China’s missiles in the Spratly Islands show Beijing is intent on controlling the South China Sea. (China Ministry of National Defence)
China’s deployment of missiles to the disputed Spratly Islands shows Beijing is serious about exerting long-term domination and control over the South China Sea, and has no intention of keeping its promise not to militarise the contested area.
The placement of anti-ship missiles and surface-to-air missiles — if confirmed — will further ratchet up tensions over the South China Sea, particularly with those nations that have long laid claim to the Spratly Islands, including Taiwan and Vietnam.
For the first time, according to the US CNBC network, China has stationed missiles on three outposts in the Spratlys — Fiery Cross Reef, Subi Reef and Mischief Reef — which lie between Vietnam and the Philippines.
On one level the move is hardly surprising, given China has already placed missiles on Woody Island further north, and has installed military hardware on another artificial island in the Spratlys.
But this latest manoeuvre sends an implicit threat to other claimant nations that if they even try to exercise their rights to the Spratly Islands they will come within range of Chinese missiles.
China is capable of controlling the South China Sea militarily, according to US Admiral Philip Davidson. (Reuters)
More importantly though, China’s move represents a more explicit threat to the US, which has maintained an ongoing military presence in the South China Sea for decades, as a counter to Beijing’s growing territorial ambitions.
The US is arguably the only nation with the power and motive to stop China’s military expansion in the area.
But as Beijing continues to build its missile armoury and other military hardware in the South China Sea the chances of that happening steadily diminish — unless one or other side declares outright war.
The anti-ship missiles reportedly have the range and power to strike a vessel within about 300 nautical miles, and could easily destroy a US aircraft carrier.
Delicate balance for the Americans
China’s missile deployment puts the US in an increasingly difficult position.
An international court ruling in The Hague in 2016 failed to contain China’s territorial claims over the South China Sea. Diplomacy has had limited impact. But a military conflict remains unthinkable.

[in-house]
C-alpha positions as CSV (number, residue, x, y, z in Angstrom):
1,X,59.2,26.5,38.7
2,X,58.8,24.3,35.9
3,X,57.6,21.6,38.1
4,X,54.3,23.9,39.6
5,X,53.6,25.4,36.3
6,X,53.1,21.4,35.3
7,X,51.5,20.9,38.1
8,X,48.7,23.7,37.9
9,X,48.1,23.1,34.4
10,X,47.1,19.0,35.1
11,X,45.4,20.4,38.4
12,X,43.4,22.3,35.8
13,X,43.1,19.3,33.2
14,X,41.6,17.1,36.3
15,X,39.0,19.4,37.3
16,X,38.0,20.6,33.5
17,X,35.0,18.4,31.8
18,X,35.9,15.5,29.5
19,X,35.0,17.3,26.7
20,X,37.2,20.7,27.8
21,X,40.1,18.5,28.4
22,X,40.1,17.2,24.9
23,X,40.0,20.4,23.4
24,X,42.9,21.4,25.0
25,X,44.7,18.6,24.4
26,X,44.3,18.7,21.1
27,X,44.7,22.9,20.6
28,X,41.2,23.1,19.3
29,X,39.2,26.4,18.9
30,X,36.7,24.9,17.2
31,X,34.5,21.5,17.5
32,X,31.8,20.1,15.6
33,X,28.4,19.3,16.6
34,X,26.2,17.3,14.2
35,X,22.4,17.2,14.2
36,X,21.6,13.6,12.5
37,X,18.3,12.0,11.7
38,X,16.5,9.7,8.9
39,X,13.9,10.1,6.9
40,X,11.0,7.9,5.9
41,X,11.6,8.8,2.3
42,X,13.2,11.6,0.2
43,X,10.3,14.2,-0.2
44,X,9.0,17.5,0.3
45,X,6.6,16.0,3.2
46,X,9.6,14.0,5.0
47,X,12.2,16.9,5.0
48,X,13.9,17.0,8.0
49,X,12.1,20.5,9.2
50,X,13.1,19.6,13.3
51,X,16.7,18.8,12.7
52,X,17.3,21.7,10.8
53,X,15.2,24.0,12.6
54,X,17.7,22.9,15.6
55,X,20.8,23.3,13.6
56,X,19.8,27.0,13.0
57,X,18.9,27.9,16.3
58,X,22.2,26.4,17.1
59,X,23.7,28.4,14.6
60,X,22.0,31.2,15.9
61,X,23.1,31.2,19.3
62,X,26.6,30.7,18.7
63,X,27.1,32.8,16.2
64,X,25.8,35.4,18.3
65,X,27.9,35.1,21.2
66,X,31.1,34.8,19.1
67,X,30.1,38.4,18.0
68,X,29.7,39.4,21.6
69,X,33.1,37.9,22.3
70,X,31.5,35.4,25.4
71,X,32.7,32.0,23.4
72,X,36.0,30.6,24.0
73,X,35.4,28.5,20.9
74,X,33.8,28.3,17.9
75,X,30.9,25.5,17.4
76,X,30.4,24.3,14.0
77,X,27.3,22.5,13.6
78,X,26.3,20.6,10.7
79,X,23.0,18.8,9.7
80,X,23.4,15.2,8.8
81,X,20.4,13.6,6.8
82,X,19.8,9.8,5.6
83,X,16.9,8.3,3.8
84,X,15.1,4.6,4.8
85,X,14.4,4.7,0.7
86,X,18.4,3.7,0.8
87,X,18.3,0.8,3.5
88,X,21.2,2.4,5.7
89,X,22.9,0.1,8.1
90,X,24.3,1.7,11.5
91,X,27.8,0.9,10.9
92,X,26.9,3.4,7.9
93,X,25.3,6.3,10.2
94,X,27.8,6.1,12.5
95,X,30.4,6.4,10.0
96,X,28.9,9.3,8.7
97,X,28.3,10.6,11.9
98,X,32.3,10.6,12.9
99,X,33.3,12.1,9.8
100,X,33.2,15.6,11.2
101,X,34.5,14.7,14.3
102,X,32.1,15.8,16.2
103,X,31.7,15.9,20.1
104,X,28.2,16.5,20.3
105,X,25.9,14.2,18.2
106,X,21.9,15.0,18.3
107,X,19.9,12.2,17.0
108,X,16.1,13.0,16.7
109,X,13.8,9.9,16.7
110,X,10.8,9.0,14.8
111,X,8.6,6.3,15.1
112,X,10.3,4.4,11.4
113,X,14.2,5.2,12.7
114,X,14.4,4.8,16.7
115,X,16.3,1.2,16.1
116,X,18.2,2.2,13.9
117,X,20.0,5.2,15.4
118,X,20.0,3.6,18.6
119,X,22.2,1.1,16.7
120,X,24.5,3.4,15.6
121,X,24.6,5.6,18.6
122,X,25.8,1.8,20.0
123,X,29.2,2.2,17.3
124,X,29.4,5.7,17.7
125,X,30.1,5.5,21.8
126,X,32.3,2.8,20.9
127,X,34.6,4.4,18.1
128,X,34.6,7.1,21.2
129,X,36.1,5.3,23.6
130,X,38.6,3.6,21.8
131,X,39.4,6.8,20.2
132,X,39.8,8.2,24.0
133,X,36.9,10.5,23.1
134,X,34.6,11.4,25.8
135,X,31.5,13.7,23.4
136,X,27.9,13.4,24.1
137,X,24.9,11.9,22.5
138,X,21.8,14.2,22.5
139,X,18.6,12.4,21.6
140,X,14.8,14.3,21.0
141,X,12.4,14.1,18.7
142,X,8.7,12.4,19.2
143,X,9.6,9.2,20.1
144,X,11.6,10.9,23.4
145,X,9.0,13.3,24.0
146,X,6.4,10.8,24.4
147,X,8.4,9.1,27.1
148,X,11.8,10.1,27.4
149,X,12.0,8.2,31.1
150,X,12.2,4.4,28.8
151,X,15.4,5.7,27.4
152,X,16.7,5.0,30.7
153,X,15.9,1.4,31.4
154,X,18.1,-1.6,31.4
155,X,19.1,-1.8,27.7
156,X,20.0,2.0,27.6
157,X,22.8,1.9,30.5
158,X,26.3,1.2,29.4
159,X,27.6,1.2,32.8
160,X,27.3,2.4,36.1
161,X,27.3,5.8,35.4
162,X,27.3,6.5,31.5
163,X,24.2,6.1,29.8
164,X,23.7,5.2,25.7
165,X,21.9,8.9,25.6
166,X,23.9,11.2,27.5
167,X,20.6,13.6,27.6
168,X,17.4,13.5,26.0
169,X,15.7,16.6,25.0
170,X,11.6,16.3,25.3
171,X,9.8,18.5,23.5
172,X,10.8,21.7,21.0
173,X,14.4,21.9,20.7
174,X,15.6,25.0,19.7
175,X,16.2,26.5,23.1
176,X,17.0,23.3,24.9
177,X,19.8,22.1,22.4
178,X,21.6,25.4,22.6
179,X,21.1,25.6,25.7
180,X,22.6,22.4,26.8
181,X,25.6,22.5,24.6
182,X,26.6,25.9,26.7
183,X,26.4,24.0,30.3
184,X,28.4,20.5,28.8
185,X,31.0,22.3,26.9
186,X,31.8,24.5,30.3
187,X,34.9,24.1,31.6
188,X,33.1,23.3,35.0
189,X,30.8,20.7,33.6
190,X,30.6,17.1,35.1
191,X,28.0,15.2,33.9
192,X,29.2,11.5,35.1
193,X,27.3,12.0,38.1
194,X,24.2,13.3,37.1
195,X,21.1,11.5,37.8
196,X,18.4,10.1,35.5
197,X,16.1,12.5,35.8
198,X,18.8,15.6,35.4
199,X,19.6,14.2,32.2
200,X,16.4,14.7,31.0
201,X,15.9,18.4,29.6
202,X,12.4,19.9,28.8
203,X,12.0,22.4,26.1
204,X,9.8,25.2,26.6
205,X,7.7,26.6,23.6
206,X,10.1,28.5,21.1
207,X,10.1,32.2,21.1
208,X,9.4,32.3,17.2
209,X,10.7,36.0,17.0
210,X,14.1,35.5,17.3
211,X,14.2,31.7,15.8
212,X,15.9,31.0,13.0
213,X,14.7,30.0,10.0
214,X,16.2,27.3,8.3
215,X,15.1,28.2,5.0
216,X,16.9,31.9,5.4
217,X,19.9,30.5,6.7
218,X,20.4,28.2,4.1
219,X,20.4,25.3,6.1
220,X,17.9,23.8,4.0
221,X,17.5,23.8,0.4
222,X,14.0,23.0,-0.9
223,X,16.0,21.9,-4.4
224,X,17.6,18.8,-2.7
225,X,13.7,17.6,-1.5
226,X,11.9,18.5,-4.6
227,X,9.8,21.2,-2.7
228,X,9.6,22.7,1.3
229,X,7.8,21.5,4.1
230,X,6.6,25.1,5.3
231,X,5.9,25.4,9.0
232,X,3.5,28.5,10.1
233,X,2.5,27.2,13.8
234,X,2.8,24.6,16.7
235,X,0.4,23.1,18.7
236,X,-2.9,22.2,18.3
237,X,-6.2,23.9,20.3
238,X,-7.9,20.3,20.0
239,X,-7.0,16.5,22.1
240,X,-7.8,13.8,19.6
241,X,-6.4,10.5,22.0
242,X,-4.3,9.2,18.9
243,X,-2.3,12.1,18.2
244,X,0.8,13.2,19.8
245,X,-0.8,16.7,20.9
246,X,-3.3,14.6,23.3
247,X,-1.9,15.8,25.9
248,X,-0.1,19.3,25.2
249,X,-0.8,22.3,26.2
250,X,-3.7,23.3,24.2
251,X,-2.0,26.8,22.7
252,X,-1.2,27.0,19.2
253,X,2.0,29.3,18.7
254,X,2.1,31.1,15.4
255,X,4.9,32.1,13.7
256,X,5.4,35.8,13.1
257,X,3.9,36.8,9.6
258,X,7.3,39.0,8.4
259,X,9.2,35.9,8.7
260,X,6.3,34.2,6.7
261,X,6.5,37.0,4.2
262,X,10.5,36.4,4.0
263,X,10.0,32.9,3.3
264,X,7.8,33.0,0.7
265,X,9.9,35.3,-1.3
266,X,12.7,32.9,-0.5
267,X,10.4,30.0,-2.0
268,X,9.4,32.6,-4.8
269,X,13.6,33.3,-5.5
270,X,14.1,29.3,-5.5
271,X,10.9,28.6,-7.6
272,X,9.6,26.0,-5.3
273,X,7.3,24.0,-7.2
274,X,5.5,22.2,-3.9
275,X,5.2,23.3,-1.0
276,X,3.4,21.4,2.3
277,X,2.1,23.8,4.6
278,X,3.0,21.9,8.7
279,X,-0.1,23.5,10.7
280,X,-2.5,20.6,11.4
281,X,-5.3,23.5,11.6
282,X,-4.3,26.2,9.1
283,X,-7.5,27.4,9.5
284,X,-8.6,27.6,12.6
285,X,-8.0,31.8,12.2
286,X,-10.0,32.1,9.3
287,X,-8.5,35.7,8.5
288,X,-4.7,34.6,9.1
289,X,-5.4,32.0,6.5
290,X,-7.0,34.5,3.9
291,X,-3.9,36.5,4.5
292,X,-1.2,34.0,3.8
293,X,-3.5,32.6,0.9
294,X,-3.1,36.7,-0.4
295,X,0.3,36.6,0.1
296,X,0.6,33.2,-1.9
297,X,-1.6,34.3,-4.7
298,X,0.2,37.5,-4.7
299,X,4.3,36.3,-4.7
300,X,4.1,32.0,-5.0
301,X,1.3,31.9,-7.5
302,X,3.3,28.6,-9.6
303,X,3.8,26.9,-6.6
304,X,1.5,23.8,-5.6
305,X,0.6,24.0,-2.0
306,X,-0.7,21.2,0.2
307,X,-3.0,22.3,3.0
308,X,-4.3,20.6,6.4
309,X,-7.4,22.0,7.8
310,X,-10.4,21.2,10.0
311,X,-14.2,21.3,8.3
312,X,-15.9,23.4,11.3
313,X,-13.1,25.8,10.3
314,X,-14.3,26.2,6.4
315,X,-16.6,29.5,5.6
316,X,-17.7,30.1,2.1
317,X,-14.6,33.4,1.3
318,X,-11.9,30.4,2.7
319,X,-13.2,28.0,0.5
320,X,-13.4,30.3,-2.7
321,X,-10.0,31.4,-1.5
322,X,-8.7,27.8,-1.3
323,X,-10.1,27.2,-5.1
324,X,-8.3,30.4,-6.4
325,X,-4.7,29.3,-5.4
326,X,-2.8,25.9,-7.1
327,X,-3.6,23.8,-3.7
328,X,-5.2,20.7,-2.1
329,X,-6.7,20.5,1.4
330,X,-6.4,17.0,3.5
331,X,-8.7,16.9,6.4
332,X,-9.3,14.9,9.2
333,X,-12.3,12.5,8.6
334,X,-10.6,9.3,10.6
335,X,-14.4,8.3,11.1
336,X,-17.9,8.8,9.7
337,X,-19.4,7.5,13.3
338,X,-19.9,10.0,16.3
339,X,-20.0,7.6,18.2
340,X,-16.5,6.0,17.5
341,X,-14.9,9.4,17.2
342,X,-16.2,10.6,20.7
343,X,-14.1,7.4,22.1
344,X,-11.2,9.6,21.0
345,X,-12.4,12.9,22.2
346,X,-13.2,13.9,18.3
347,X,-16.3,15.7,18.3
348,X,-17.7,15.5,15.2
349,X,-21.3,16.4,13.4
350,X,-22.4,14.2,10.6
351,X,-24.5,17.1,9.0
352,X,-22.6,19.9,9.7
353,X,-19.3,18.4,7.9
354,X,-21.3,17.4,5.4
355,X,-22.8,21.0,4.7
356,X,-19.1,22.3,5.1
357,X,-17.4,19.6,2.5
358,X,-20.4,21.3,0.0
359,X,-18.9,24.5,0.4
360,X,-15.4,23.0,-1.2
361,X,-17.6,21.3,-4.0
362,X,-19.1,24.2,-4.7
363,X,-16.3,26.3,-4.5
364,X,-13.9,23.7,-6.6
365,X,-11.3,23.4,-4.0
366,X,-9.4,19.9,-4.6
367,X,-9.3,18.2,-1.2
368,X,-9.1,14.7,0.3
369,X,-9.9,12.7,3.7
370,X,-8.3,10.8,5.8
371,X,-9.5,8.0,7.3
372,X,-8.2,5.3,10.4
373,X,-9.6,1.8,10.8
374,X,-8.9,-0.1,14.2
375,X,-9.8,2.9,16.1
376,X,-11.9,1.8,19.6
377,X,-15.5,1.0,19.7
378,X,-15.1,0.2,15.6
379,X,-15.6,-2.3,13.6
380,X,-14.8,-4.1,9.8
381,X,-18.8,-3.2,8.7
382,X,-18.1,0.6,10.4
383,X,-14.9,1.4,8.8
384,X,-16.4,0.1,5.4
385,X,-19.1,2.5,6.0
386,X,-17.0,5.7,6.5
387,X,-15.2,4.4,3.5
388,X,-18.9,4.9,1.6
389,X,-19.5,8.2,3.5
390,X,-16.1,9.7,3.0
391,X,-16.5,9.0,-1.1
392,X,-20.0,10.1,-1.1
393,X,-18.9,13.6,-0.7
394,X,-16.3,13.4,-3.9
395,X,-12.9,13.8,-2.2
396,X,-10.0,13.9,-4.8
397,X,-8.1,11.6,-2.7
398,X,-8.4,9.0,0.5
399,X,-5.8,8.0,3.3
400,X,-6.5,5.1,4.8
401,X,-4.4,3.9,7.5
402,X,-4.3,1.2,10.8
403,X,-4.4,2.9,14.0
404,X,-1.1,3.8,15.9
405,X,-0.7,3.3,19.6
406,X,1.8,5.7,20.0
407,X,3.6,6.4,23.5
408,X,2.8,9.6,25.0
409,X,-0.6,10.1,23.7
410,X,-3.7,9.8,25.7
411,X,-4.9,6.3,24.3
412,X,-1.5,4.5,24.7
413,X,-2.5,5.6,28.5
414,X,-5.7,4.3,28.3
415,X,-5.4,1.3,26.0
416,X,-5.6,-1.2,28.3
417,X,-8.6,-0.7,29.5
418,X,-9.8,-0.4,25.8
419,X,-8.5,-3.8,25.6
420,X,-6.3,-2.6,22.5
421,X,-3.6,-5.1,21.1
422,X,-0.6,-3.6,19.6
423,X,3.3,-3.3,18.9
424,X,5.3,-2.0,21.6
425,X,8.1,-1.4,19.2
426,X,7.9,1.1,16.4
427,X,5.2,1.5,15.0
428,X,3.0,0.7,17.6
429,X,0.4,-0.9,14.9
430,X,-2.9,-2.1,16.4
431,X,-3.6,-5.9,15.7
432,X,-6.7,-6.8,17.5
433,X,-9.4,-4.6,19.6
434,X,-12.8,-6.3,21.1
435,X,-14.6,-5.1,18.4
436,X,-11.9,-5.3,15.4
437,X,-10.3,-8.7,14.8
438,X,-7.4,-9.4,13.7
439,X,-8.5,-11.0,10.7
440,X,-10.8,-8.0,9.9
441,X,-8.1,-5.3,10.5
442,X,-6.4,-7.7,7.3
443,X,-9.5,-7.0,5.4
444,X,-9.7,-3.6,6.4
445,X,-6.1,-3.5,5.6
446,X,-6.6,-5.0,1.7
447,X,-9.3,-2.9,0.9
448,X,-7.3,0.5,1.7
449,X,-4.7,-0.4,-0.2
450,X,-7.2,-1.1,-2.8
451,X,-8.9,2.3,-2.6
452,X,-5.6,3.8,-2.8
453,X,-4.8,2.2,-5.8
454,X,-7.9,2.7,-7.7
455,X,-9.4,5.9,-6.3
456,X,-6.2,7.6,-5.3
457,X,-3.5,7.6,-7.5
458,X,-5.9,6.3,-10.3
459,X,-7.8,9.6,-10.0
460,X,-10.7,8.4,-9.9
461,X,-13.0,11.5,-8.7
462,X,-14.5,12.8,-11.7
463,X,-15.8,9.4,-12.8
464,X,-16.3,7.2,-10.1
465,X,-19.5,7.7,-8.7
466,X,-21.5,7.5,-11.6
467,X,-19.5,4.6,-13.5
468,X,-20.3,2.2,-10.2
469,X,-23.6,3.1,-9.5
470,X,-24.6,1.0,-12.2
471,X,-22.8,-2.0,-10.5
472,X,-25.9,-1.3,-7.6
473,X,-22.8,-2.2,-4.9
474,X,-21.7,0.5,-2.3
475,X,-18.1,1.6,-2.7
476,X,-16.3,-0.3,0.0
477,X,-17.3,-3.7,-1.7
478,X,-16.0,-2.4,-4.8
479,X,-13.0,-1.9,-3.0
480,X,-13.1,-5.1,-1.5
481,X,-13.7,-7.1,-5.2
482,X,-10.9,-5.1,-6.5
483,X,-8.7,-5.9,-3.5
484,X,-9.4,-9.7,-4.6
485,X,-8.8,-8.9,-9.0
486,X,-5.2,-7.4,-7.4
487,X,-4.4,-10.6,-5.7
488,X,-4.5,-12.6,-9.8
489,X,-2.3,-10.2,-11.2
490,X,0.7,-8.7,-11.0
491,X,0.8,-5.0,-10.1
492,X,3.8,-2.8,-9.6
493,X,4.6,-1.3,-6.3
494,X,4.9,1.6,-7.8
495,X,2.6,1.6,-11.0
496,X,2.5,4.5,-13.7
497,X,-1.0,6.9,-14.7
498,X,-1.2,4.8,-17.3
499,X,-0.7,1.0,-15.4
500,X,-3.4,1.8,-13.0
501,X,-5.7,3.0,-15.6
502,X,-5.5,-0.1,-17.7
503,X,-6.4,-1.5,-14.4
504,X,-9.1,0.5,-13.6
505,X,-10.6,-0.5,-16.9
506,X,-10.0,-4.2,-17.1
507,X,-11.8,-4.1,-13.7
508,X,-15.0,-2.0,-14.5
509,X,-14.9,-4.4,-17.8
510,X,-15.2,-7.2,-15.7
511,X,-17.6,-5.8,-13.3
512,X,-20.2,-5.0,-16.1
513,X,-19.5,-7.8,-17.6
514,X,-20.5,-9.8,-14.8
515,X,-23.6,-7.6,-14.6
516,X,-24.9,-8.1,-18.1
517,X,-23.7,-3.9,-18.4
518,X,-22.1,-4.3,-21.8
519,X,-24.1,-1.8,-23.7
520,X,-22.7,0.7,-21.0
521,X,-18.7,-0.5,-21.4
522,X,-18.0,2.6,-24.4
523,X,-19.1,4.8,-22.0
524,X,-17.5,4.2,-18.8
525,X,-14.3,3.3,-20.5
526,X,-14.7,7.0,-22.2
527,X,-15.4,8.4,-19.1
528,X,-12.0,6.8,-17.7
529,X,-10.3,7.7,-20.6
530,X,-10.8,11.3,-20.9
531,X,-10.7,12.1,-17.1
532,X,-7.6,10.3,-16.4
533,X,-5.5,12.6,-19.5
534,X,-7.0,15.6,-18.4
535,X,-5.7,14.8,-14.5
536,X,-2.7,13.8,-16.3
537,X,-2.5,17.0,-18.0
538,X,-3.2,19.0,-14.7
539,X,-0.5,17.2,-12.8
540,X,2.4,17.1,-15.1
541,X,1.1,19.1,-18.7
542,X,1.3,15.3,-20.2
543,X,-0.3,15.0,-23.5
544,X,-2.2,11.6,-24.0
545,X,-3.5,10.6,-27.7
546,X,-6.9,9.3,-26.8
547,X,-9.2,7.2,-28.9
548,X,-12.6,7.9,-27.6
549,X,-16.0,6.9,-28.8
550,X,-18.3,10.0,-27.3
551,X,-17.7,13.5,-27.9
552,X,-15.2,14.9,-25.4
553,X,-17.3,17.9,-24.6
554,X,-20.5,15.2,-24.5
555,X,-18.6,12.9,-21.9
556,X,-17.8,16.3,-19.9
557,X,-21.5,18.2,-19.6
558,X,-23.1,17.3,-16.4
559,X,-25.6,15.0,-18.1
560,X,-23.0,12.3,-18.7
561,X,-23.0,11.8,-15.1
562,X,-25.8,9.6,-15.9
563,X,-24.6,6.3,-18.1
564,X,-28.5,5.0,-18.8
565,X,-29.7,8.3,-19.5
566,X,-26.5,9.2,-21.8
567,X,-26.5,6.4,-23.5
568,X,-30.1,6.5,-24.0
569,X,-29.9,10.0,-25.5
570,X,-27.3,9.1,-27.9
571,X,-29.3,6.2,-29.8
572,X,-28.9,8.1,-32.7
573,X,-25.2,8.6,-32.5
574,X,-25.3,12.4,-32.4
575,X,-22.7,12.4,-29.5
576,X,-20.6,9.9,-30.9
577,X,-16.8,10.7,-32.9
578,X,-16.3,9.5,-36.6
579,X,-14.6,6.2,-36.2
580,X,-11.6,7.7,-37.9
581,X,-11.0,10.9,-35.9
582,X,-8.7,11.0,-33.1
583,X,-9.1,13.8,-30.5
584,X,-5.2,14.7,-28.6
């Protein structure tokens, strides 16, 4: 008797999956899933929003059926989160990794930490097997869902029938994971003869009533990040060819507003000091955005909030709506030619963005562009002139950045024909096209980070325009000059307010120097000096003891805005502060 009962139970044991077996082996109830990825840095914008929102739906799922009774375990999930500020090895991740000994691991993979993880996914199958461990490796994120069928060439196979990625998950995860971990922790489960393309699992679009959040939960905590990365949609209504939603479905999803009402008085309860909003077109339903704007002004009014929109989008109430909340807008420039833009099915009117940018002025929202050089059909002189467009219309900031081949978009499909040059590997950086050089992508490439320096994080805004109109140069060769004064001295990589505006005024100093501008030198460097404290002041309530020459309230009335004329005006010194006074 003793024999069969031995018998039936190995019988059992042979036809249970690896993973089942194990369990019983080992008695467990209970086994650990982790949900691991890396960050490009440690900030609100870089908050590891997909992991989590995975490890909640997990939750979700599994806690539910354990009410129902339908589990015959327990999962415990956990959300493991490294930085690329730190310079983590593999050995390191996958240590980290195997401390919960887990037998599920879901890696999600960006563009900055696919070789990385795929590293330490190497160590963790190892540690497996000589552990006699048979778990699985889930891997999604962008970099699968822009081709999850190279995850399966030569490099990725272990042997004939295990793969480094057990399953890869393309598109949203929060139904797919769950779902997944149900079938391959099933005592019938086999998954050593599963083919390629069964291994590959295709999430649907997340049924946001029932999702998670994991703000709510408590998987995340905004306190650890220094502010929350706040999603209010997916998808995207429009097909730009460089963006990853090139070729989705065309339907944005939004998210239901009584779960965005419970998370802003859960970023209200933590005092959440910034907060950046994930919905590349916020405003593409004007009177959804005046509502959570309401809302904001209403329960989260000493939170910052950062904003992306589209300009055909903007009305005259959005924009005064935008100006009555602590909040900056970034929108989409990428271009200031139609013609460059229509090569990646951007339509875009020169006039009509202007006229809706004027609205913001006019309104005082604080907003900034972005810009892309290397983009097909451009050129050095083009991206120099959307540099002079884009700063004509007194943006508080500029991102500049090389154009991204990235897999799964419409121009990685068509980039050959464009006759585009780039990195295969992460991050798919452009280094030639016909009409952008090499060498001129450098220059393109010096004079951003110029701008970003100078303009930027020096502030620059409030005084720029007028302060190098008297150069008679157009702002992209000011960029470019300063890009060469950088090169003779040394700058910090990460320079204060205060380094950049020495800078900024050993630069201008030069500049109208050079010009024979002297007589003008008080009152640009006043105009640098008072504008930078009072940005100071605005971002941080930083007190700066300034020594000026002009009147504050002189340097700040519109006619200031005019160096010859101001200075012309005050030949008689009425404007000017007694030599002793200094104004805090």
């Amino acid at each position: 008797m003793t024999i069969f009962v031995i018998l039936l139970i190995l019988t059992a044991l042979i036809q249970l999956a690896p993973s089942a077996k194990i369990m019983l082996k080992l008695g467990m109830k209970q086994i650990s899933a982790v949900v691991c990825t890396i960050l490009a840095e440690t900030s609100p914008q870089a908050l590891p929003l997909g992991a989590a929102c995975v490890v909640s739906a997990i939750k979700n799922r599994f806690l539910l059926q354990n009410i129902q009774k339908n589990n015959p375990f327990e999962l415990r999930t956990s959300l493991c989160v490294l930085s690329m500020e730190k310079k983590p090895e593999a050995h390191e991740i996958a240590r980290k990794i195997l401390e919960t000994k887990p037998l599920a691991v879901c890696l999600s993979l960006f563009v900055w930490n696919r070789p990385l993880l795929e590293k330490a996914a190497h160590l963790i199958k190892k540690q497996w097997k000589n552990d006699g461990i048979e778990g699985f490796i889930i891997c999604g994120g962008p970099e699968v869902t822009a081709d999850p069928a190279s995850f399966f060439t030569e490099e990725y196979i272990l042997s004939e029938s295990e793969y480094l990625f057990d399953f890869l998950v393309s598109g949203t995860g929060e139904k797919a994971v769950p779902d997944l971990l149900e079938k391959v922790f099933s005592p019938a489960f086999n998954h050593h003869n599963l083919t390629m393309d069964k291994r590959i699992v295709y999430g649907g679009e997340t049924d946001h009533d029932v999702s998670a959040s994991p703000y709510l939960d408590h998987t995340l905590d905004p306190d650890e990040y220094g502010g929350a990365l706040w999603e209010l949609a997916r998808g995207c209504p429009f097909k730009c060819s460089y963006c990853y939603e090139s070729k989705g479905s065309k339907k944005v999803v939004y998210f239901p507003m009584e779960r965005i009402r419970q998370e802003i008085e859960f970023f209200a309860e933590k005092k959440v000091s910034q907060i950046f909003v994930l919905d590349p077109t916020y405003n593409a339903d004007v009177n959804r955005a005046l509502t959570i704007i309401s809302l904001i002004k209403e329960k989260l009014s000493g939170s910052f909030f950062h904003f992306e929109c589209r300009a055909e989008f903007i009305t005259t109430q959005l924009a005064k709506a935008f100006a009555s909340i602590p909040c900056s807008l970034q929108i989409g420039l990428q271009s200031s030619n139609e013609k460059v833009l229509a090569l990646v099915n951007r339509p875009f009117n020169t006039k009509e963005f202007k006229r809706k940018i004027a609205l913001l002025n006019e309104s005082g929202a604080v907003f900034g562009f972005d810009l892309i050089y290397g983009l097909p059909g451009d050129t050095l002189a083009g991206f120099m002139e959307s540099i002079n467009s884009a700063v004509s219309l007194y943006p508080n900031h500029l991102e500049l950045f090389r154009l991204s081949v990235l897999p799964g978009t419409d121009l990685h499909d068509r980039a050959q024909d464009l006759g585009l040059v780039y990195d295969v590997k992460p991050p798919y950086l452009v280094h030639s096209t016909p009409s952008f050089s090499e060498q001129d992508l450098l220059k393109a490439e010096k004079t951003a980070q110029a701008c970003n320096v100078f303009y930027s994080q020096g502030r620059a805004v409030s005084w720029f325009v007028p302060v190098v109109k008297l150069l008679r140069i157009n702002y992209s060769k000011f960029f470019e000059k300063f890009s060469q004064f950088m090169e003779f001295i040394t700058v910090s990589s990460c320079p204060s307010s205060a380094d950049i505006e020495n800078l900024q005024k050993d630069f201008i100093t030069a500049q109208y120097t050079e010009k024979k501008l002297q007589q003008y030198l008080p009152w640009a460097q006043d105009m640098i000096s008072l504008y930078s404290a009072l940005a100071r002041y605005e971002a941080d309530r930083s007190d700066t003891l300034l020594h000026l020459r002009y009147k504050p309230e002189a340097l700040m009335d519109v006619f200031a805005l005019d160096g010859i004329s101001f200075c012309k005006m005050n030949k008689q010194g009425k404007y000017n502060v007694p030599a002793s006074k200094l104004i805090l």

As US Admiral Philip Davidson said last month, “China is now capable of controlling the South China Sea in all scenarios short of war with the United States,” and “would easily overwhelm the military forces of any other South China Sea claimants”.
China’s movement of missiles to Subi Reef, in the Spratly Islands, has angered other nations. (Reuters: Francis Malasig)
The White House has warned there will be short and long-term consequences if China continues its militarisation of the South China Sea, in the wake of the CNBC reports.
But it gave no detail on what they might be. At least one defence analyst says China’s military expansion spells all sorts of trouble for the US Navy.
“The biggest dilemma is that Beijing could, over time, deploy many more missiles than Washington’s naval missile defence platforms could defend against,” Harry Kazianis, the director of defence studies at the Center for the National Interest, told the CNBC network.
“At the end of the day, for Beijing, simple math means they would win a short-term military engagement.”
In March, a US Navy ship angered China’s military by sailing within 12 nautical miles of Mischief Reef, an artificial reef in the Spratlys that China seized from the Philippines in 1995.
The US regularly carries out Freedom of Navigation operations (FONOPs) in the South China Sea to reinforce its right to sail unimpeded through the area.
But Beijing called it a military provocation and ordered the ship to leave. Similarly, three Australian Navy ships were challenged by the Chinese military as they sailed through the South China Sea last month, towards Vietnam.
US and Australia forced to reconsider moves
Dr Euan Graham, the Director of International Security at the Lowy Institute in Sydney, says the latest manoeuvres in the Spratly Islands will force the US and allies, including Australia, to reconsider before sending ships into the South China Sea.
“The key point here is the US will still be able to operate. But it will have to adjust its procedures to pass through the Spratlys,” he said.
“But for the South-East Asian countries and even smaller countries like Australia, France and the UK, which have been operating in the South China Sea recently, it’ll be another ratcheting up of the threat level that will give politicians more pause for thought potentially before they commit to sending a single ship to prove a right to access.”
At same time, the threat is as much psychological as it is military.
“China’s use of military power is a subtle one, in that it avoids fighting unless it absolutely has to,” Mr Graham said.
“The key is not to do this in terms of military-on-military armed conflict. Rather it’s how China uses this at a psychological level to shape and condition countries in the near region to a position of compliance. And they do that over time, both with a mixture of threats but also economic inducements. So it’s a composite approach.”